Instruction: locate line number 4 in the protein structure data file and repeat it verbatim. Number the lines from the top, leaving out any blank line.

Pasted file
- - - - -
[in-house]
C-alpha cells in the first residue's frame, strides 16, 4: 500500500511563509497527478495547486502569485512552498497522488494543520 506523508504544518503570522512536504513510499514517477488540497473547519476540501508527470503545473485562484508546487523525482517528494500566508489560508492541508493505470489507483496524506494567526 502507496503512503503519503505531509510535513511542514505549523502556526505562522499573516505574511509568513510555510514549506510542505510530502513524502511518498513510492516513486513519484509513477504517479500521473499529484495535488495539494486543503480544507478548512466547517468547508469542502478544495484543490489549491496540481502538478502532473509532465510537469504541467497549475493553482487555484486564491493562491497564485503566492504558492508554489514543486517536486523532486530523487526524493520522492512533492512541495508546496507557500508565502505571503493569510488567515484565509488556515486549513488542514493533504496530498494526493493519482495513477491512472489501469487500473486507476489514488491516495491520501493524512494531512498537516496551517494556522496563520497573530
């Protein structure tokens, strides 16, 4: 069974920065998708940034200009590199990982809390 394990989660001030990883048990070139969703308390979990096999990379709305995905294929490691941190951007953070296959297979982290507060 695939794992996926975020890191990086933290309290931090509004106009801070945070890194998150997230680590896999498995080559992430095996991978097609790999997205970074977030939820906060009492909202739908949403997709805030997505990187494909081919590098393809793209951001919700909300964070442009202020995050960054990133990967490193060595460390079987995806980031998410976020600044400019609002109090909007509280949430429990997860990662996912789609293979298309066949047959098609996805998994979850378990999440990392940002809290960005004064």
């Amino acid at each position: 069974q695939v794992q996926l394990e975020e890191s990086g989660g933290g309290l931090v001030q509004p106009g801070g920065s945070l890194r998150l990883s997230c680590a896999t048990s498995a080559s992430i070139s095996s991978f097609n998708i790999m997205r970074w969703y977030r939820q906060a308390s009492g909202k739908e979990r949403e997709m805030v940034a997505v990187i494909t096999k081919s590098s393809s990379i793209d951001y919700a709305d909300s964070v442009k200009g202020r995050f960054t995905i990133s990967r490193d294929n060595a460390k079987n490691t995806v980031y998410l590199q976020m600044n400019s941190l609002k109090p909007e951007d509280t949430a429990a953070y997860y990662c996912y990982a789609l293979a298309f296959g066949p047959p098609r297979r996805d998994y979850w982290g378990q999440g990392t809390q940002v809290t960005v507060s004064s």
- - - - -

């Amino acid at each position: 069974q695939v794992q996926l394990e975020e890191s990086g989660g933290g309290l931090v001030q509004p106009g801070g920065s945070l890194r998150l990883s997230c680590a896999t048990s498995a080559s992430i070139s095996s991978f097609n998708i790999m997205r970074w969703y977030r939820q906060a308390s009492g909202k739908e979990r949403e997709m805030v940034a997505v990187i494909t096999k081919s590098s393809s990379i793209d951001y919700a709305d909300s964070v442009k200009g202020r995050f960054t995905i990133s990967r490193d294929n060595a460390k079987n490691t995806v980031y998410l590199q976020m600044n400019s941190l609002k109090p909007e951007d509280t949430a429990a953070y997860y990662c996912y990982a789609l293979a298309f296959g066949p047959p098609r297979r996805d998994y979850w982290g378990q999440g990392t809390q940002v809290t960005v507060s004064s």